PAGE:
Cliff Meidl leads the USA Teams waving the American Flag around the track during Opening Ceremonies before the 2000 Olympic Games at the Olympic Stadium in Sydney, Australia.
Cliff Meidl lost approximately a third of the bone and soft issue in his knees, and he still can’t run after more than a dozen surgeries.
He has no problems stepping into a kayak, though.
On a recent Saturday, Meidl paddled through the harbor in Marina del Rey, California, on a surf ski, which is a type of a kayak designed for ocean racing. He was getting in one of several workouts he must do each week to keep his legs strong.
Meidl feels at peace on the water. It’s where he found acceptance and a new identity after a major accident at a construction site caused him to go into cardiac arrest and almost lose both of his legs more than three decades ago at age 20.
Thanks to kayaking, Meidl also took the most memorable walk of his life in front of 2 billion viewers worldwide.
“I remember being so nervous,” he said. “I was telling myself, ‘Whatever you do, don’t trip ’because I walk like Bambi anyway because I still have a limp.”
Meidl was 34 and competing in his second Olympics as a sprint kayaker when he was selected as the U.S. flag bearer at the Opening Ceremony of the 2000 Sydney Games. He was chosen because of his improbable comeback story.
Waving the American flag over his head, Meidl led the delegation of American athletes — more than 600 of them dressed in red-white-and-blue outfits — into Stadium Australia, the site of the Opening Ceremony.
Back in his hometown of Manhattan Beach, California, a local TV crew filmed Meidl’s friends and family as they watched him take one step after another during the Olympic festivities.
It was a moment that seemed unimaginable 14 years earlier, when Meidl’s mother was fighting for doctors to not amputate his legs following his accident.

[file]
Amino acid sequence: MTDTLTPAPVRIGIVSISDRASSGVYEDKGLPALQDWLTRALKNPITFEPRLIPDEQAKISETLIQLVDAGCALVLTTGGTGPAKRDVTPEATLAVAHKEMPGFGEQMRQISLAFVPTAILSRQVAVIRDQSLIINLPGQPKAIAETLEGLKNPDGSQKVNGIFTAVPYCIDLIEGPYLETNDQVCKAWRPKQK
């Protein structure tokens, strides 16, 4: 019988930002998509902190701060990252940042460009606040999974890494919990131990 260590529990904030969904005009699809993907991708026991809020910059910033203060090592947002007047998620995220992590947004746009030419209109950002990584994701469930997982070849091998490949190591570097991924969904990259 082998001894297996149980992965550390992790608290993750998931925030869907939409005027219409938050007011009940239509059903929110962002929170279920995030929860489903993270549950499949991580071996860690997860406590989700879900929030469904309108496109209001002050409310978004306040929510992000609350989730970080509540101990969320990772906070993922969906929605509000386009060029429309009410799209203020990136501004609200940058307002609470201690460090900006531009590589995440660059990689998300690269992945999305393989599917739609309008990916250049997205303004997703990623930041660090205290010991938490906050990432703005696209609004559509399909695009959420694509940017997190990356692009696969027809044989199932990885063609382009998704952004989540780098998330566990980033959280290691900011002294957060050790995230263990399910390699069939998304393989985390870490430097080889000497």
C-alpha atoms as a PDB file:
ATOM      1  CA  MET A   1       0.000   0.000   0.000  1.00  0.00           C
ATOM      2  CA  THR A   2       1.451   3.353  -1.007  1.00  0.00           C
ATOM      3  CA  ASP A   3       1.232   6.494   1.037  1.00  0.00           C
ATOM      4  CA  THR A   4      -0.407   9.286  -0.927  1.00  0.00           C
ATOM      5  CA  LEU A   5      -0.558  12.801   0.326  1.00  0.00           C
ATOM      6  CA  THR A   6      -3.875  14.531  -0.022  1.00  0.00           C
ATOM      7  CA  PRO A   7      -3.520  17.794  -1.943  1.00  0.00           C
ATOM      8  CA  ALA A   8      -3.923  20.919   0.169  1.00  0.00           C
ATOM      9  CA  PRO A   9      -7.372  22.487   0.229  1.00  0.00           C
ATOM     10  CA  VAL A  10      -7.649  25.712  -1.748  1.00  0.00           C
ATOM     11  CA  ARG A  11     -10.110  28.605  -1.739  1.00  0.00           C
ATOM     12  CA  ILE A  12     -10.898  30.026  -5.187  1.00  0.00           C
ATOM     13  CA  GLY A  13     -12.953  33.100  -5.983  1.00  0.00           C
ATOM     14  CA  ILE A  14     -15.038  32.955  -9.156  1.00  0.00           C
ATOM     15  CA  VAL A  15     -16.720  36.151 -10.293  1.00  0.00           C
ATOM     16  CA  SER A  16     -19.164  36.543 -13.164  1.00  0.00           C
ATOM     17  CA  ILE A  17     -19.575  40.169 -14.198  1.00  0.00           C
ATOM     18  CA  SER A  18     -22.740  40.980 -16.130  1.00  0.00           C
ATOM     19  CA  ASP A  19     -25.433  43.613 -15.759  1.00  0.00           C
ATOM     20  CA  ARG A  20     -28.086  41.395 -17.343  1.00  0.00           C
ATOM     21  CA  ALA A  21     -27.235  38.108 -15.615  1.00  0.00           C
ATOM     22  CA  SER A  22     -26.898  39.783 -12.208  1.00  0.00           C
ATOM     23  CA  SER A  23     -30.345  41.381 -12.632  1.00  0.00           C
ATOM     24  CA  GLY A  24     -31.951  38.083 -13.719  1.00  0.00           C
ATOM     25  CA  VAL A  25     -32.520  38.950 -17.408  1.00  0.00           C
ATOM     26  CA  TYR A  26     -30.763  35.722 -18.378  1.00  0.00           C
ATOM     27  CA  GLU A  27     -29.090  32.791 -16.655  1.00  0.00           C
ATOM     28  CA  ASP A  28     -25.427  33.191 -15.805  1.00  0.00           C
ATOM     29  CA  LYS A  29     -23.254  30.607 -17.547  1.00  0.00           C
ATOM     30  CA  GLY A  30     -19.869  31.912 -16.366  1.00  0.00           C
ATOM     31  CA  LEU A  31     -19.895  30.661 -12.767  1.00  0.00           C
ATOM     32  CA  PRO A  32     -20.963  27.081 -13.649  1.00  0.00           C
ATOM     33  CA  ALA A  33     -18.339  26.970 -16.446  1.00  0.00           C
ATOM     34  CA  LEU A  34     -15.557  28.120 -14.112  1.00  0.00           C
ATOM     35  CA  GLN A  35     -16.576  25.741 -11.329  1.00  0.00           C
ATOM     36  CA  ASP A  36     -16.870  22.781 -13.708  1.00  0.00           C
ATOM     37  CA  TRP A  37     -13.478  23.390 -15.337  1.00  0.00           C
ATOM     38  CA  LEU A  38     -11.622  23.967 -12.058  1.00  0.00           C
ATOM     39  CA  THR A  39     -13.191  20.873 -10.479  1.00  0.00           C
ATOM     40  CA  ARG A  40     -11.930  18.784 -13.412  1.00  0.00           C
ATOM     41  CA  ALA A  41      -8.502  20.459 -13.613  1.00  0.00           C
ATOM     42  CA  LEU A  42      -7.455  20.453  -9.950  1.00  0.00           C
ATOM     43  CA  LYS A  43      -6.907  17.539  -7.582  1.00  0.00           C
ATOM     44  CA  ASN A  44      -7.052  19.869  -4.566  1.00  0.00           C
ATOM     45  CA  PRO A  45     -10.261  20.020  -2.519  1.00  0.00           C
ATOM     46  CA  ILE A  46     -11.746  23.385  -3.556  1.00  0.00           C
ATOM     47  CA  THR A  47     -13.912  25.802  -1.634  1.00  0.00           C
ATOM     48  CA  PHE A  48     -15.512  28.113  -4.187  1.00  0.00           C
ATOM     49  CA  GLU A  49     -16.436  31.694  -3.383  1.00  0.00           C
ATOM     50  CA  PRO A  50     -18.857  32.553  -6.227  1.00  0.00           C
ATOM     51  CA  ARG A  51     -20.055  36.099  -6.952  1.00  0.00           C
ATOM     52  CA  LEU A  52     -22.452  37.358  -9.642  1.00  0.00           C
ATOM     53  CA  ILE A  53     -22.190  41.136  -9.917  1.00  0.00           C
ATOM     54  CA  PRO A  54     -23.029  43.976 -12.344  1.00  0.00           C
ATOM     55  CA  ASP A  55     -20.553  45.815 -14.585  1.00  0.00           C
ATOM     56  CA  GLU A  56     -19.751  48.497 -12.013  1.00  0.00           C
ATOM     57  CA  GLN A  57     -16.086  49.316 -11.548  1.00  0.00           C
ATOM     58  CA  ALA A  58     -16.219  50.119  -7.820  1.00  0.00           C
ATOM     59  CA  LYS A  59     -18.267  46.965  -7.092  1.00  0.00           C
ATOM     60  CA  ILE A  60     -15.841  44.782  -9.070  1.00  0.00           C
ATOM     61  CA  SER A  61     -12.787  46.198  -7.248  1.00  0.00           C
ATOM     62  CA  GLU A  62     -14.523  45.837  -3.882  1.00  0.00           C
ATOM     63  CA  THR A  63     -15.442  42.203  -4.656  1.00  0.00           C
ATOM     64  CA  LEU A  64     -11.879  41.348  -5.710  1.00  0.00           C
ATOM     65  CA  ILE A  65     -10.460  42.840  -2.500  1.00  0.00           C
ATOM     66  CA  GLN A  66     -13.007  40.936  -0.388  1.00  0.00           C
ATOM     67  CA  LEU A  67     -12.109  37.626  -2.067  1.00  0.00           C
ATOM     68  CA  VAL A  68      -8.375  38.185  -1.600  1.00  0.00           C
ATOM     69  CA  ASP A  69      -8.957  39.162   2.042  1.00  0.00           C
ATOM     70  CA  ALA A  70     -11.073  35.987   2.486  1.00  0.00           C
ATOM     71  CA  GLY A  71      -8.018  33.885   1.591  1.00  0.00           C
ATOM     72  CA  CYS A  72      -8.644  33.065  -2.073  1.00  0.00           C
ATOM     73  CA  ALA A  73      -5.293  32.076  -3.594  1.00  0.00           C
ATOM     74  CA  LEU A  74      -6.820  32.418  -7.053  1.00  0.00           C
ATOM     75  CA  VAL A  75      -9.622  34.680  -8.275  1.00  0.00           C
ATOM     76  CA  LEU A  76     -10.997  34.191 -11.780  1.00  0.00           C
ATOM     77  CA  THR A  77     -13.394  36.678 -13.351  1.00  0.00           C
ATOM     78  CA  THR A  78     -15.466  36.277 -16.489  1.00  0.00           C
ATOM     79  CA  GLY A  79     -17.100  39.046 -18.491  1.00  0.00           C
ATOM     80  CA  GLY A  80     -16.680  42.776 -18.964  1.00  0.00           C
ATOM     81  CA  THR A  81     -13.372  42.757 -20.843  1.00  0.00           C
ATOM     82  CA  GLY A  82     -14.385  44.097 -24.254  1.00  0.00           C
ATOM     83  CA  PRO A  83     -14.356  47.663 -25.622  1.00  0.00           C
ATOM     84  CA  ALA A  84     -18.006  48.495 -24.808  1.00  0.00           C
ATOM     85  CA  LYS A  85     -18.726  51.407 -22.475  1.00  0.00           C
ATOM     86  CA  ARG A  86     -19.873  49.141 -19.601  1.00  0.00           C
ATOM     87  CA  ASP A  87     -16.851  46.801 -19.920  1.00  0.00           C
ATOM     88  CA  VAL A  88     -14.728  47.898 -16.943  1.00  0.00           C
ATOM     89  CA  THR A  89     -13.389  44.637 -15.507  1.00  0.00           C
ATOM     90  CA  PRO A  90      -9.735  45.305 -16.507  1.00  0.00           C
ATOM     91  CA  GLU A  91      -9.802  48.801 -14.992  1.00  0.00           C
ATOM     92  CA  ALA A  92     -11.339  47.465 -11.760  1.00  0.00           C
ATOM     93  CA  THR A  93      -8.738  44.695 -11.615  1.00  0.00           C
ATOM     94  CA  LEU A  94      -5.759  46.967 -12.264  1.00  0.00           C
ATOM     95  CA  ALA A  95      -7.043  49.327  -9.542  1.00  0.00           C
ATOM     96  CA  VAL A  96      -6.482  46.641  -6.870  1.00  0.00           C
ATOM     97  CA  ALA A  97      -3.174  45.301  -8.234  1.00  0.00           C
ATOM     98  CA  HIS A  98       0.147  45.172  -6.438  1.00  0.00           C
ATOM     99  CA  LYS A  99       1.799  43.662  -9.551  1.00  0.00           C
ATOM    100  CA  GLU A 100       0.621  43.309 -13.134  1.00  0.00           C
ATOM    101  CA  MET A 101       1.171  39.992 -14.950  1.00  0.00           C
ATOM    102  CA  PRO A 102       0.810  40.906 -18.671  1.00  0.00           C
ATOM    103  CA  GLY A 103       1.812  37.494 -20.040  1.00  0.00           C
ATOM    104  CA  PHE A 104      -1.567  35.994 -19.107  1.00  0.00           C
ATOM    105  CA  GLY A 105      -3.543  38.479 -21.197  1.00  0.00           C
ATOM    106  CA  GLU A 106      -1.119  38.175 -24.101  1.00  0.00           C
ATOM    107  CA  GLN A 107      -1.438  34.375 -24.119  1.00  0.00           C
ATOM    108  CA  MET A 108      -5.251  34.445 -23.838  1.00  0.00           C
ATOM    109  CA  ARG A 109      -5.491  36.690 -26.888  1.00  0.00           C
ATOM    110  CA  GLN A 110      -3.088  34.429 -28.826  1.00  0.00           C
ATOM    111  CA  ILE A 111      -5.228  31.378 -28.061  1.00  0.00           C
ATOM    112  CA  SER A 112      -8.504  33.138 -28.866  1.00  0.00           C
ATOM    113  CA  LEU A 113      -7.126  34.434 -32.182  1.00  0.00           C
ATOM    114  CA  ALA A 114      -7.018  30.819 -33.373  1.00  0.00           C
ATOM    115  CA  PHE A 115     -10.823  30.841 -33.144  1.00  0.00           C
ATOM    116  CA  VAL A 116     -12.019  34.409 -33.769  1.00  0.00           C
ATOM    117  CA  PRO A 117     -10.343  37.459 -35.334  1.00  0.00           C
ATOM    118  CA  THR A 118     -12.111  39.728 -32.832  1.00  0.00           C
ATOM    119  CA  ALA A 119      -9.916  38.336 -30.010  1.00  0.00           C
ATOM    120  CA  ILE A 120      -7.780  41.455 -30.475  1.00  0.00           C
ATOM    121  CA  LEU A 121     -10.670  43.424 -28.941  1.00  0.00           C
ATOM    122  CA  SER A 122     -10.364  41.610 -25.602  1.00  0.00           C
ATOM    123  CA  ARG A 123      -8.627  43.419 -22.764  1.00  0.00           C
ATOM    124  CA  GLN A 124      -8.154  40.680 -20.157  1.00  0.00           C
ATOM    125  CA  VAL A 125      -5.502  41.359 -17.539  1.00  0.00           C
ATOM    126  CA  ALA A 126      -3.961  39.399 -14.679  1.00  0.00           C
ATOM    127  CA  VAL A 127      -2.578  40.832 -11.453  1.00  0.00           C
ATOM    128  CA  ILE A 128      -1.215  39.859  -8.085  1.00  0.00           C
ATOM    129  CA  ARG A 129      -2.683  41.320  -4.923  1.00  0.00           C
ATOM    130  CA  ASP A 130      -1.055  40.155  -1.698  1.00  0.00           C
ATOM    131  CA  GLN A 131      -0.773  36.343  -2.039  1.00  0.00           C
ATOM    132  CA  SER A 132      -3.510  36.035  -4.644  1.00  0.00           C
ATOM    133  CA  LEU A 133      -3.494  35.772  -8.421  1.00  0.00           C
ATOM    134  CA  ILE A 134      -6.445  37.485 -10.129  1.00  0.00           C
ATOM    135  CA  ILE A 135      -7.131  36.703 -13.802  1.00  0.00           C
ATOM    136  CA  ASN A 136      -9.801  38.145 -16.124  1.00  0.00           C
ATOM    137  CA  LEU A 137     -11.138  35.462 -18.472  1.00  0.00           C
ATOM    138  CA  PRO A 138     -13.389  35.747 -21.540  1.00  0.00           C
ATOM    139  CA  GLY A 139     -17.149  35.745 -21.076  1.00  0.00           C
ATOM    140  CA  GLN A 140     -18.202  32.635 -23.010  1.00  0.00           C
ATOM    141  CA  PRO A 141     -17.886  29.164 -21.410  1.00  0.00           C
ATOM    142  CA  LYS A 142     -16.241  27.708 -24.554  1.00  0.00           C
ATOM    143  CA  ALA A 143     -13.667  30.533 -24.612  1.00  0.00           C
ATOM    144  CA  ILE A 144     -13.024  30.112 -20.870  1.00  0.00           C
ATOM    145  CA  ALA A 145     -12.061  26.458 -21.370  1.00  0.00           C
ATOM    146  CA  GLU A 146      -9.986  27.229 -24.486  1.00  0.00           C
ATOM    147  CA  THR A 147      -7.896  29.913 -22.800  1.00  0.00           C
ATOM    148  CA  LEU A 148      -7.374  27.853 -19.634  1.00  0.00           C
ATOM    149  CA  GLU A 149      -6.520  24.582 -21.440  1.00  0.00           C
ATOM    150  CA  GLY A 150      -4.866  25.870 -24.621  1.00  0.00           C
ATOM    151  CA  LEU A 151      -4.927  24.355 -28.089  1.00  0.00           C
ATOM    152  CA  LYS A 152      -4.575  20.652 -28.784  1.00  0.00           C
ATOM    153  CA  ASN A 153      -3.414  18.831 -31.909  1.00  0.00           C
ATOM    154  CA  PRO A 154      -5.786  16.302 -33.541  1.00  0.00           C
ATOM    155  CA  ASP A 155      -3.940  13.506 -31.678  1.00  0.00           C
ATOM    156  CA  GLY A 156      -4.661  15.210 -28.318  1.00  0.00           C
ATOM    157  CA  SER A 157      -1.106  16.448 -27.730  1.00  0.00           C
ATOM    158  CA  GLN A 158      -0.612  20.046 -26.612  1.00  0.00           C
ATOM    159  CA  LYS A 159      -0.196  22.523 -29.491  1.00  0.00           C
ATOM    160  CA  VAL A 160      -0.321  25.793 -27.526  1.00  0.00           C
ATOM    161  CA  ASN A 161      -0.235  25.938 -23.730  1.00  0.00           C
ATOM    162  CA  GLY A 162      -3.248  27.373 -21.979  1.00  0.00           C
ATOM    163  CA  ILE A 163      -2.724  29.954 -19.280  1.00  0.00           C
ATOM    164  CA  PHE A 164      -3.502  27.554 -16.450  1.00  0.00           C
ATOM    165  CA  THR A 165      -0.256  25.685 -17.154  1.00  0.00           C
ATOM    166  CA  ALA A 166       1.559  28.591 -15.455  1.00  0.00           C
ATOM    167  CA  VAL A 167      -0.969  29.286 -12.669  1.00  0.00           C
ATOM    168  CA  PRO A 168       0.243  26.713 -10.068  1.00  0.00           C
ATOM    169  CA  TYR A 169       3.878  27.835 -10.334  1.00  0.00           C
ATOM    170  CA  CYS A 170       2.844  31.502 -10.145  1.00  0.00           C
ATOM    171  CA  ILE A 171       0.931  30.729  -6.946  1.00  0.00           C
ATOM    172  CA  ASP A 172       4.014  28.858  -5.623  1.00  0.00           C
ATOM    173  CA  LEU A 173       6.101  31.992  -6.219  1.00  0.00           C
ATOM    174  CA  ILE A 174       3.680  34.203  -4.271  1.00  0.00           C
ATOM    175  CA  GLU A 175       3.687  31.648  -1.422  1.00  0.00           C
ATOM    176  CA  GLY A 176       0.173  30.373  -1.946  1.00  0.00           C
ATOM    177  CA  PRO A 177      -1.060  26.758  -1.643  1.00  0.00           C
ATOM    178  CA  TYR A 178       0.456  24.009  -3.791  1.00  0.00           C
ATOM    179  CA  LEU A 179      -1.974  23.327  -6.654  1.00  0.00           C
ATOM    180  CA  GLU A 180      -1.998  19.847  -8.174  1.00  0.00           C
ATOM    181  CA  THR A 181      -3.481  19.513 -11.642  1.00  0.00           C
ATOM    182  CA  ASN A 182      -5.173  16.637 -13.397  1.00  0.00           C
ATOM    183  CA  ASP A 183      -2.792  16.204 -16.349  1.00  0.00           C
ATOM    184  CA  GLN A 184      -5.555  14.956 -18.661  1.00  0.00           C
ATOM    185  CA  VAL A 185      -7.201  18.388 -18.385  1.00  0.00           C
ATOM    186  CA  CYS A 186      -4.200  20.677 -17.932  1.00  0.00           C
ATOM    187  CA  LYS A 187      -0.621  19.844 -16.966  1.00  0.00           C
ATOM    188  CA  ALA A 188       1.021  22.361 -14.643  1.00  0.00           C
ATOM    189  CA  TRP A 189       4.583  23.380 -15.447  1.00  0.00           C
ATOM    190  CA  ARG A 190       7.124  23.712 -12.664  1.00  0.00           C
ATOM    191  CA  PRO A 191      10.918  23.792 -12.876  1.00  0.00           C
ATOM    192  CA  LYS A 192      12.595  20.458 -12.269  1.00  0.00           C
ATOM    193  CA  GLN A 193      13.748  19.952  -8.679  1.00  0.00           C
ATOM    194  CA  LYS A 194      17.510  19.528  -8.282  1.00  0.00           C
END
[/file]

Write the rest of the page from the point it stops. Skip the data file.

“The hair on the back neck stands up when I explain to people in audiences all across the country, when I do motivational talks, (about) that moment of pride and honor that I experienced at that time when I took that deep breath and turned around and looked behind me and the only thing I could see was a sea of red, white and blue — all the U.S. athletes — following me in (at the Opening Ceremony),” Meidl said.
Sept. 15 marks the 20th anniversary of the Opening Ceremony of the Olympic Gams Sydney 2000. Meidl, now 54, saved the clothes he wore that night while serving as the U.S. flag bearer.
His outfit, including the sport coat that Meidl joked probably no longer fits him, is packed away in a suitcase. It stands in stark contrast to the singed pair of jeans that first responders had to cut off Meidl’s legs after he received fourth-degree burns during his near-death experience in 1986.
At the time, Meidl was a college student who was two years into an industrial plumbing apprenticeship. While operating a jackhammer, he accidentally made contact with three live electrical cables, sending around 30,000 volts of electricity shooting through his body.
The shock was so great it blew Meidl out of the hole he was standing in, and then he slid back into the hole with the electrical cables. His legs hooked onto the energized jackhammer he was holding for nearly 20 seconds, disintegrating close to a third of the knee compartment in both legs.
Meidl went into cardiac arrest and suffered electrical burns and exit wounds to more than 15 percent of his body. Four firefighters, including one who coincidentally now lives in the same Manhattan Beach neighborhood as Meidl, helped save his life.
“When you go through adversities, there’s a lot of shame that goes along with that and that was defined by me,” Meidl said. “I was very shameful of what had happened. I was embarrassed about what I looked like.”